Blue Line

Toronto Police Service’s 2023 budget request prioritizes core services and emergency response time improvement

January 3, 2023  By Blue Line Staff / Toronto Police Service

The Toronto Police Service has released its operating budget request for 2023 as part of a multi-year plan that prioritizes core services, the hiring of officers, special constables and communication operators to ensure timely help is available when Torontonians call 9-1-1, and also advances technology to create sufficient capacity to allow officers to optimize their time to best serve the city’s increasing needs.

“As we considered our 2023 priorities, it was clear that our budget must reflect what we have heard from the public. It must be about core services and response times to emergency calls from Torontonians,” said Chief of Police Myron Demkiw. “It also prioritizes modernizing our operations to enable the Service to keep pace with the increasing demands of our growing city.”

The Toronto Police Service’s net operating budget request is $1,166.5 Million (M) which represents a 4.3 per cent increase over last year. Of the $48.3M increase, $18.5M or 1.7 per cent is required to apply negotiated wage increases under collective agreements with the Toronto Police Association and Senior Officers’ Organization.

The Service’s budgets have consistently represented a declining share of the City’s overall budgets, from 26 per cent in 2011 to 22.9 per cent in 2022.


Compared to other major Canadian and U.S. cities, Toronto’s officers serve an increasing number of residents per officer, not including the additional numbers of those who come to the City daily to work and visit. In 2011 there was one Toronto Police officer for every 468 residents and in 2021, there was one police officer for approximately every 600 residents.

Chief Demkiw outlined his priorities during the change of Command ceremony on December 19, 2022 as improving trust, accelerating reform and supporting safer communities.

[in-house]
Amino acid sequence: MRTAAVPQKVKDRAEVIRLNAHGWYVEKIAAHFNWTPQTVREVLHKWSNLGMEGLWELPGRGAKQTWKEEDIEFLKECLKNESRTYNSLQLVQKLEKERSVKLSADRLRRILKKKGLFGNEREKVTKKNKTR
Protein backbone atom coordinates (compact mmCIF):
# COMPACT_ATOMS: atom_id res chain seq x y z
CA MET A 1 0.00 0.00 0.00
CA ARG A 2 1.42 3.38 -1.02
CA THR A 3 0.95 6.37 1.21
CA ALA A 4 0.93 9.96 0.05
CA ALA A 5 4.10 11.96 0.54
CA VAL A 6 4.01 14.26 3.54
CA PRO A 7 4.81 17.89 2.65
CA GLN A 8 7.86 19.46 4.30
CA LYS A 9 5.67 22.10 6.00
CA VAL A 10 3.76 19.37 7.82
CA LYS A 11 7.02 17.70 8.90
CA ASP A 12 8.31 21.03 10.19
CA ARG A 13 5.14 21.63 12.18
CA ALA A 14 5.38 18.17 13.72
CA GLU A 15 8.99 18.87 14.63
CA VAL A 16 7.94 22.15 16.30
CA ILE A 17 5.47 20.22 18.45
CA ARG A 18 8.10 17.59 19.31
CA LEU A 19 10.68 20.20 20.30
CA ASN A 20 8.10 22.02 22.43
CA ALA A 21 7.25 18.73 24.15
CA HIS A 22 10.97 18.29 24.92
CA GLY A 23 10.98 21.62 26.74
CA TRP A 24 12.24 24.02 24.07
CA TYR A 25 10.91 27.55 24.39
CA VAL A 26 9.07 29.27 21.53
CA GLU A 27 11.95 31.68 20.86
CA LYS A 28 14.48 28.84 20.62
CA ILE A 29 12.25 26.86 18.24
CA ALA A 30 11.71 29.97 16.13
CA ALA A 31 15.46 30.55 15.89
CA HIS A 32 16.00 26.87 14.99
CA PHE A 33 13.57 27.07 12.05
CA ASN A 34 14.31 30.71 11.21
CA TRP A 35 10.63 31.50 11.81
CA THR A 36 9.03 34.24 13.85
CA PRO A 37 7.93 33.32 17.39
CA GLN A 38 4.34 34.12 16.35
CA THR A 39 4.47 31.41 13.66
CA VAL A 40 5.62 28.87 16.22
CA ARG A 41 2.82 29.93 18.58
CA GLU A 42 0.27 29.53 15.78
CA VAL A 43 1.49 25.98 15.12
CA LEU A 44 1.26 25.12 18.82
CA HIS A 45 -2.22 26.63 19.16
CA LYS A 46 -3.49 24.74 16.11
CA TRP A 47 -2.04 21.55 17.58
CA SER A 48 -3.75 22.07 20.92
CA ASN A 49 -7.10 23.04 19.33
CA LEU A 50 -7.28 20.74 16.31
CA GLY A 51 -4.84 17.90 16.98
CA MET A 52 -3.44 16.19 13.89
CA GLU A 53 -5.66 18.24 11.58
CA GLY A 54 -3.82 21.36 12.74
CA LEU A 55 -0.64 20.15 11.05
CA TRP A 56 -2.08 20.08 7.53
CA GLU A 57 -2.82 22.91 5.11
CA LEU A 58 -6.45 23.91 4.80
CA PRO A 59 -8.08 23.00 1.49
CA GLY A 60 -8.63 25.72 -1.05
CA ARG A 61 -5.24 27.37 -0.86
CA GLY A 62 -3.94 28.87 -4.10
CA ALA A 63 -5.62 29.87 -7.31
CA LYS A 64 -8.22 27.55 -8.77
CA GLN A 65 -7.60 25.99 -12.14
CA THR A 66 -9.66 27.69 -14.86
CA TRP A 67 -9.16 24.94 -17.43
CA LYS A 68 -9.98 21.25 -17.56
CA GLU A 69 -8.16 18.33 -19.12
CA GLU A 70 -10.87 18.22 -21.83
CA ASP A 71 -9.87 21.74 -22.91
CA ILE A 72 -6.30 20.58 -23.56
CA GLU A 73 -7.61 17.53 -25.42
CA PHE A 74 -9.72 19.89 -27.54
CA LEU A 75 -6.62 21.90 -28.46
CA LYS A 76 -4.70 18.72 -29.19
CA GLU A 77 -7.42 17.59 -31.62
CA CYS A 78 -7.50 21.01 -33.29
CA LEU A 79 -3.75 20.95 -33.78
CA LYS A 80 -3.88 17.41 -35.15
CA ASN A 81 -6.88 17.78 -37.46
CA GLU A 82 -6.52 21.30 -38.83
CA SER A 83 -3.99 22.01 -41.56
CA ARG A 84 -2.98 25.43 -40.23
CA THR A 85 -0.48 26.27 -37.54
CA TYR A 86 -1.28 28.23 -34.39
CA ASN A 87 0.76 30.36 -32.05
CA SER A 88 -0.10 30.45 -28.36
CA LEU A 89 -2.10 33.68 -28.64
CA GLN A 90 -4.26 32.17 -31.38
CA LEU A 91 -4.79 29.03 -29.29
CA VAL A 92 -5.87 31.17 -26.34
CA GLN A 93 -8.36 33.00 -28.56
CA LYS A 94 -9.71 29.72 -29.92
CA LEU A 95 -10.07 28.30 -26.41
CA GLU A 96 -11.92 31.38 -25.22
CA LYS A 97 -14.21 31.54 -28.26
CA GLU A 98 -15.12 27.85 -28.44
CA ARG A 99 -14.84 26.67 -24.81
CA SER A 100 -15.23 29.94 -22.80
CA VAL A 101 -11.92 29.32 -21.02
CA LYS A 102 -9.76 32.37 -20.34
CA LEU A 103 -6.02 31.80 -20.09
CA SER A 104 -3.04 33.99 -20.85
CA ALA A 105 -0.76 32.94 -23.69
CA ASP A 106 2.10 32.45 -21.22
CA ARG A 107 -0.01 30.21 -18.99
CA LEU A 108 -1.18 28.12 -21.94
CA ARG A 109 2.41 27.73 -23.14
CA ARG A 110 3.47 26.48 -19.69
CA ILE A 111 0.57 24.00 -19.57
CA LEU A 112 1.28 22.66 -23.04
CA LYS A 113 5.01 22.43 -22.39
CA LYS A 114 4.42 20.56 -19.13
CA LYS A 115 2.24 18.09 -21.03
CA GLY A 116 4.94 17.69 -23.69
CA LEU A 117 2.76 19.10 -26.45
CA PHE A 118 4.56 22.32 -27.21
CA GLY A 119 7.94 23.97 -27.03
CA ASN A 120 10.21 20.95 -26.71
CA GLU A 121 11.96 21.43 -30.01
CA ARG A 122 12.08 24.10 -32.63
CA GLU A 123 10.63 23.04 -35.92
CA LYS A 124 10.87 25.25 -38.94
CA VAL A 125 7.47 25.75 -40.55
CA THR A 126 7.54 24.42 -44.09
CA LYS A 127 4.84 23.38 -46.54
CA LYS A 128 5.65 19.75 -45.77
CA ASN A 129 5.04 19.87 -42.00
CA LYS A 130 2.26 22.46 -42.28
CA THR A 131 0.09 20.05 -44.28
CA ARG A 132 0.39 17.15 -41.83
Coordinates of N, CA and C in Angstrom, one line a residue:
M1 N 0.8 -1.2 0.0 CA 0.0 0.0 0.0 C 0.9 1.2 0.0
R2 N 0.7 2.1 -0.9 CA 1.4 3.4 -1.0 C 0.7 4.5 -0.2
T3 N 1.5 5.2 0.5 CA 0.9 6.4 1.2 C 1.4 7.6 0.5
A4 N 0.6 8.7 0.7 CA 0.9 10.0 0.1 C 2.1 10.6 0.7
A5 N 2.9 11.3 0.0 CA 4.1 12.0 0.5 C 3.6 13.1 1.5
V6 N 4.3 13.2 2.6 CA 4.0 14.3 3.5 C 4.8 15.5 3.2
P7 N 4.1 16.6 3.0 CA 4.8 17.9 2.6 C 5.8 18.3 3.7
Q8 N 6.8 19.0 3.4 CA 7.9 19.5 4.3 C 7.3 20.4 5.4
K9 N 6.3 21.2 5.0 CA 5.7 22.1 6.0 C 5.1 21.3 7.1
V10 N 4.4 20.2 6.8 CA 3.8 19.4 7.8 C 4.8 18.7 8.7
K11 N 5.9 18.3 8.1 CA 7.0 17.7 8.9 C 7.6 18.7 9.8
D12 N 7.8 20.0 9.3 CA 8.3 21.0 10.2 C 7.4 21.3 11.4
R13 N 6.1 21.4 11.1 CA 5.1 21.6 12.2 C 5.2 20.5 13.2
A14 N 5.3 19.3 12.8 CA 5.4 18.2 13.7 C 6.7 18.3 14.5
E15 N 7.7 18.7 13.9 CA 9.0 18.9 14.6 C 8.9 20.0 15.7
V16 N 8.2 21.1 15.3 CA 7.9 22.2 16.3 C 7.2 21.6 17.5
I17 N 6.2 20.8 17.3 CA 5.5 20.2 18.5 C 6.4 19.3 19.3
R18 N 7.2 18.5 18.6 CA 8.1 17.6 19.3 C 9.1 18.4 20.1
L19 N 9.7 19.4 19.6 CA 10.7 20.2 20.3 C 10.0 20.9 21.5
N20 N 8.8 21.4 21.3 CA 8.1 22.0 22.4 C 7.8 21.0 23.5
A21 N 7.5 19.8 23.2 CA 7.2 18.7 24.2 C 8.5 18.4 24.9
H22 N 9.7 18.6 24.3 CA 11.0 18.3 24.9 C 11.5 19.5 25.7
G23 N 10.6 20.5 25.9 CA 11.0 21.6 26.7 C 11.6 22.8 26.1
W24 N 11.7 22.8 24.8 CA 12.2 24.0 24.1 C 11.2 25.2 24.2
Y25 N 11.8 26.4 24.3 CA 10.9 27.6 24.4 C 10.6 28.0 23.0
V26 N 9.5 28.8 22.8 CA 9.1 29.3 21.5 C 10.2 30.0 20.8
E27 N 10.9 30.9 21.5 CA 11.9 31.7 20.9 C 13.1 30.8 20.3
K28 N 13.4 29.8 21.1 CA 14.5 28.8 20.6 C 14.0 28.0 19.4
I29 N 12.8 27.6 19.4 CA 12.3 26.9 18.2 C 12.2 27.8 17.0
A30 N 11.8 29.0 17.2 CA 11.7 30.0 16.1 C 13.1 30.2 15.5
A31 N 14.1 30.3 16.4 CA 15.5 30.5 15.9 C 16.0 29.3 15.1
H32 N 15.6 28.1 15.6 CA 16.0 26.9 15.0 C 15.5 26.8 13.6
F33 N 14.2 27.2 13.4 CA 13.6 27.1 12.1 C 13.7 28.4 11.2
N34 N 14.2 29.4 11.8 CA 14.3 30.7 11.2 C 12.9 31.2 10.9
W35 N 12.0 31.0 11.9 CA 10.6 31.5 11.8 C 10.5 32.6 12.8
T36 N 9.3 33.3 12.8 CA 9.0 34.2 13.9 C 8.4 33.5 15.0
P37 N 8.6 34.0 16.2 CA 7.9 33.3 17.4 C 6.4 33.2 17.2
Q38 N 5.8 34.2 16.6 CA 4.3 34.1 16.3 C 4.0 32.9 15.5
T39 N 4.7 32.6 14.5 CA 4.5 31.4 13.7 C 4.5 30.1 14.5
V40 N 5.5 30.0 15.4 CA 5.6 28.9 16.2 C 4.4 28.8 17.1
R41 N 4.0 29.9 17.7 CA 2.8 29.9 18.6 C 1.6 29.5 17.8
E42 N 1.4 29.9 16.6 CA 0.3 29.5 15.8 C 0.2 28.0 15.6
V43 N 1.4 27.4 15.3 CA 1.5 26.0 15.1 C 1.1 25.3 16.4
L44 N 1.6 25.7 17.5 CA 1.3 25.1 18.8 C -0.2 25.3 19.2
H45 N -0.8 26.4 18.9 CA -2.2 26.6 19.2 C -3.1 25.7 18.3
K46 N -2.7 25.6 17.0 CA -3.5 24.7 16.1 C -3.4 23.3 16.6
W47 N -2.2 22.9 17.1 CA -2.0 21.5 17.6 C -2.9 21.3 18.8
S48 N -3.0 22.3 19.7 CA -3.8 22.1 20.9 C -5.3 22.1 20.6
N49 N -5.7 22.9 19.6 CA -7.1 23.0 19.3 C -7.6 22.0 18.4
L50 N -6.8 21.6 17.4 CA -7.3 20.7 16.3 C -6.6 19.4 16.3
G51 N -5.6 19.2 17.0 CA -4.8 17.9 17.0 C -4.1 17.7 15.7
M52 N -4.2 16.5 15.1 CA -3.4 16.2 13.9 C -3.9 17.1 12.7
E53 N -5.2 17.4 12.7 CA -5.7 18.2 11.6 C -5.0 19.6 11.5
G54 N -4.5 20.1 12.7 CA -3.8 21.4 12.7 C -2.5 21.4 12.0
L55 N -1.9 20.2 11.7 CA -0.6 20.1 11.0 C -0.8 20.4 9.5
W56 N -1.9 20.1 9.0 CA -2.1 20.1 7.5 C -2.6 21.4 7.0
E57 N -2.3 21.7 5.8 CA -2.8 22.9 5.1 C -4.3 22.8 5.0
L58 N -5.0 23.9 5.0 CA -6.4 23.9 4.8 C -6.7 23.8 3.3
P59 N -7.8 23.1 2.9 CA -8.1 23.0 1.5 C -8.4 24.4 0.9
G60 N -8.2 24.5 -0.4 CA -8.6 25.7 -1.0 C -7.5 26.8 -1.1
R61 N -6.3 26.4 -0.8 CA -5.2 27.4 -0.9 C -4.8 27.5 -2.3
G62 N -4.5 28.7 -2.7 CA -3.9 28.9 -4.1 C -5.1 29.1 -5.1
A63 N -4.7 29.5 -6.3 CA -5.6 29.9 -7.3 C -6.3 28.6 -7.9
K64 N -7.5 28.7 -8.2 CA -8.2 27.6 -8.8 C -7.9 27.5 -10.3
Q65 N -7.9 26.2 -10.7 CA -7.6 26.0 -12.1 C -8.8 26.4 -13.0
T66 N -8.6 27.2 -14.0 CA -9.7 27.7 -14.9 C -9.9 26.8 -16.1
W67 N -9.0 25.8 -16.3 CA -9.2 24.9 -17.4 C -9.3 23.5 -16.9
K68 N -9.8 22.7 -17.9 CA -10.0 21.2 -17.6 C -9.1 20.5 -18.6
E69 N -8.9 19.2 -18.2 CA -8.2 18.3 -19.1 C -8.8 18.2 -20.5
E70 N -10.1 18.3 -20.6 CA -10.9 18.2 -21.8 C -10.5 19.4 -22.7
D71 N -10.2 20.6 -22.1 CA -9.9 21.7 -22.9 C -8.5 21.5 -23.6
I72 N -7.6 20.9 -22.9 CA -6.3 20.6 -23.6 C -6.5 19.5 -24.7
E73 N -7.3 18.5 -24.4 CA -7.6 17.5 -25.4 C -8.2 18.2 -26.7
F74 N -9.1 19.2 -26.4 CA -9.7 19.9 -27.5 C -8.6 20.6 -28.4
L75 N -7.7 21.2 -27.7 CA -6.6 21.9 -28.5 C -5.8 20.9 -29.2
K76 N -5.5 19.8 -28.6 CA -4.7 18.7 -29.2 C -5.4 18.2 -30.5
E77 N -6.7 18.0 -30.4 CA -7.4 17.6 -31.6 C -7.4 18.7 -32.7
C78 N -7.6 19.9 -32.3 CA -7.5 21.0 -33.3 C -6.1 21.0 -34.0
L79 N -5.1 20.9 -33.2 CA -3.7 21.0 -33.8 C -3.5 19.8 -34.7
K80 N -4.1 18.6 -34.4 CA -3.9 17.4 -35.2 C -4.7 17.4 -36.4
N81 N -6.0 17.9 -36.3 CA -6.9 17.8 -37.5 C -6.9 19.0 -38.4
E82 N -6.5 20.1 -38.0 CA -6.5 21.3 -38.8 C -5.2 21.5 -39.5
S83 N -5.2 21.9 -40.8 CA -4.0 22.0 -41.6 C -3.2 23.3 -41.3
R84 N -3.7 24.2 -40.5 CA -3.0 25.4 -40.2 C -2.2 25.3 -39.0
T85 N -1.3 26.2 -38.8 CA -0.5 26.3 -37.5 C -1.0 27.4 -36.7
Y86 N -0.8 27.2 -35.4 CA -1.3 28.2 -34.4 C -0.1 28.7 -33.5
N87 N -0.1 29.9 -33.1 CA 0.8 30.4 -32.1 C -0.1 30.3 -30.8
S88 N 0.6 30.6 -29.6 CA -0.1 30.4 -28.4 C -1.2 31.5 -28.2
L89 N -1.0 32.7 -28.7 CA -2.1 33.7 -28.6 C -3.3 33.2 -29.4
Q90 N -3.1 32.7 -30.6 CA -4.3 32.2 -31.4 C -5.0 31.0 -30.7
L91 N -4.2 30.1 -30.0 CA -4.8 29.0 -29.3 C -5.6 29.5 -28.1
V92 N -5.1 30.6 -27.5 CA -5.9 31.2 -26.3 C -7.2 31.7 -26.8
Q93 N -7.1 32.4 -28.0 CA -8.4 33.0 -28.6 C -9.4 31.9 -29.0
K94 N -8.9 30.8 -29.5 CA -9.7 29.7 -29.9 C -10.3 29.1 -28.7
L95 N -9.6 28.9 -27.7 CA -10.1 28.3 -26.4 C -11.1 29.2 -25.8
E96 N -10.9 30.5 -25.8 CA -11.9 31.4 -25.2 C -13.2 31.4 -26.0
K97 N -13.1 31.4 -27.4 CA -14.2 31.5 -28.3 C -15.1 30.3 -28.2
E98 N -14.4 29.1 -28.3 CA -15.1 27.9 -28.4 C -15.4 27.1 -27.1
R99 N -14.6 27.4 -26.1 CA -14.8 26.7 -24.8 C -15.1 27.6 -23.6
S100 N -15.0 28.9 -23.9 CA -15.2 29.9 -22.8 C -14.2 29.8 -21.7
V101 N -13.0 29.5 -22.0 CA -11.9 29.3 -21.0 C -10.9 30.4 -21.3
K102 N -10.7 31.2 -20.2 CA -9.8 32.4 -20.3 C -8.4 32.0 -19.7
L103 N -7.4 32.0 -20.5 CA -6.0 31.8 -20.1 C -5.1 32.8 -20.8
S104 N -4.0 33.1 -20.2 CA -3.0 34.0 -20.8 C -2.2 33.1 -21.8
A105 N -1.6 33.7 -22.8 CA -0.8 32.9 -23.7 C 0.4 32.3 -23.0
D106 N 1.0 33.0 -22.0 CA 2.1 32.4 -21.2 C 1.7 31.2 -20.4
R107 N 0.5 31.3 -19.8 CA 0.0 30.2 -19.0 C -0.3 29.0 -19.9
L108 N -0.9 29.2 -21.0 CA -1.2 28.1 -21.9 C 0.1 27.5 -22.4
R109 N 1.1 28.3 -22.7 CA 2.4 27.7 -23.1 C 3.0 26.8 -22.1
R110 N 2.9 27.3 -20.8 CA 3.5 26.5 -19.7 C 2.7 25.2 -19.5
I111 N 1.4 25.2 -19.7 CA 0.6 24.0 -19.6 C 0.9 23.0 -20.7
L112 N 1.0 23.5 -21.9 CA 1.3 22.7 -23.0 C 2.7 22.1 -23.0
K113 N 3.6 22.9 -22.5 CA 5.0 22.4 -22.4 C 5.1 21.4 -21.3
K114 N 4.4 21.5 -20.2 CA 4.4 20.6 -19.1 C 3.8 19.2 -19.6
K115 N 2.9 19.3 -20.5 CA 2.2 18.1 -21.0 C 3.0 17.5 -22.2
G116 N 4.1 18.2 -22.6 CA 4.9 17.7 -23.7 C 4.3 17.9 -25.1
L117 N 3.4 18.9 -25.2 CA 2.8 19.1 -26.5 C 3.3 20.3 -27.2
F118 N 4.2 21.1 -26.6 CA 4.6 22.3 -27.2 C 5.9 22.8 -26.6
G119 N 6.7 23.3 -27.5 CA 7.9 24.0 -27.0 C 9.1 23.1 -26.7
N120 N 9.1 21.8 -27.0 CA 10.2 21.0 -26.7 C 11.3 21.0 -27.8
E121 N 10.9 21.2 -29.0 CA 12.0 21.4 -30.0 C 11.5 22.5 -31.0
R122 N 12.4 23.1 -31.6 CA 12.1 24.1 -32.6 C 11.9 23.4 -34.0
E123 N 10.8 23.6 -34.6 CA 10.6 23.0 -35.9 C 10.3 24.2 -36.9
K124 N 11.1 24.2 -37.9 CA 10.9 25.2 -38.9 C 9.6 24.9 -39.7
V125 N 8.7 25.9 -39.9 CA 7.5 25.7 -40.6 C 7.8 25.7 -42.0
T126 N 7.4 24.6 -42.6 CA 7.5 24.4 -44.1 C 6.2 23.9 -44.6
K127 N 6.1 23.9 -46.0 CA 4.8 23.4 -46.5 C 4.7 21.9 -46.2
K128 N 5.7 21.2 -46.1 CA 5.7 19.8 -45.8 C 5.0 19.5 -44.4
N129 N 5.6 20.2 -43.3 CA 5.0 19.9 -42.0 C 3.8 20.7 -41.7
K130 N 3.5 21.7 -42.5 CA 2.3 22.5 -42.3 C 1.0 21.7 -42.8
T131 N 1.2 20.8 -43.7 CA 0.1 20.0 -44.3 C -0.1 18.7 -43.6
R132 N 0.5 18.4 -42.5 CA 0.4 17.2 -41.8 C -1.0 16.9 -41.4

The Service has identified the following key areas where additional investments will be made in 2023 upon budget approval:

Improving emergency response time: This budget will allow the Service to build its core service delivery team by adding approximately 200 uniform officers within the next year, including 162 priority response officers of which 25 will be deployed to support community safety in the downtown core, and 22 major case management personnel which will allow the Service to begin to meet legislative requirements. The Service also plans to fill 90 Special Constable positions and hire an additional 20 9-1-1 communication operators. These totals take in to account anticipated separations and retirements.

Crisis call diversion program: Extending the program of placing community crisis workers in the 9-1-1 Communications Centre underlines the Service’s commitment to alternative service delivery; allowing the 9-1-1 Communications team to identify when a police response is not required and community agency support alone will be the best  response. The Service will also participate in the City’s Community Crisis Service pilot and efforts to implement SafeTO: A Community Safety & Well-Being Plan. By applying a public health lens to their practices, they will invest more time, energy and resources into preventing gun violence before it happens.

Technological advancement: Technology can help ensure officers’ time is focused on the highest value work, such as responding to the most urgent calls from Torontonians. Increased investment in the Service’s technology will drive efficiencies through greater automation and digitization of work; provide advanced analytics to improve decision-making capabilities; and, increase officer mobility through initiatives like the Digital Officer Program.

Accelerating police reform: The Service is dedicated to addressing the findings and recommendations from key reports and independent reviews that have identified areas in need of improvement. This includes Major Case Management improvements so the Service can begin to meet legislative requirements, the recommendations of the Honourable Justice Gloria J. Epstein, Head of the Independent Civilian Review into Missing Person Investigations, the City’s Auditor General report on 9-1-1 call response times and priority calls for service, as well as the Board’s 81 directions on police reform.

Building community trust: This budget request will allow for expansion of the Neighbourhood Community Officer program by an additional 16 Neighbourhood Community officers by the end of 2023. The Service will also continue its efforts to prevent the increase of gang violence through a multi-sectoral approach focused on education, prevention, intervention and suppression in partnership with community agencies. It is also expected that the Service will release an action plan to address the findings from its race-based data collection work.

Member wellness & improving trust internally: The Service is committed to the wellness, development and training of its people for a healthy and professionalized workforce, including the implementation of recommendations from Deloitte’s report on workplace harassment that was released in July.

To learn more about the Service’s Budget 2023 request, including line by line information, please visit the 2023 Budget webpage.

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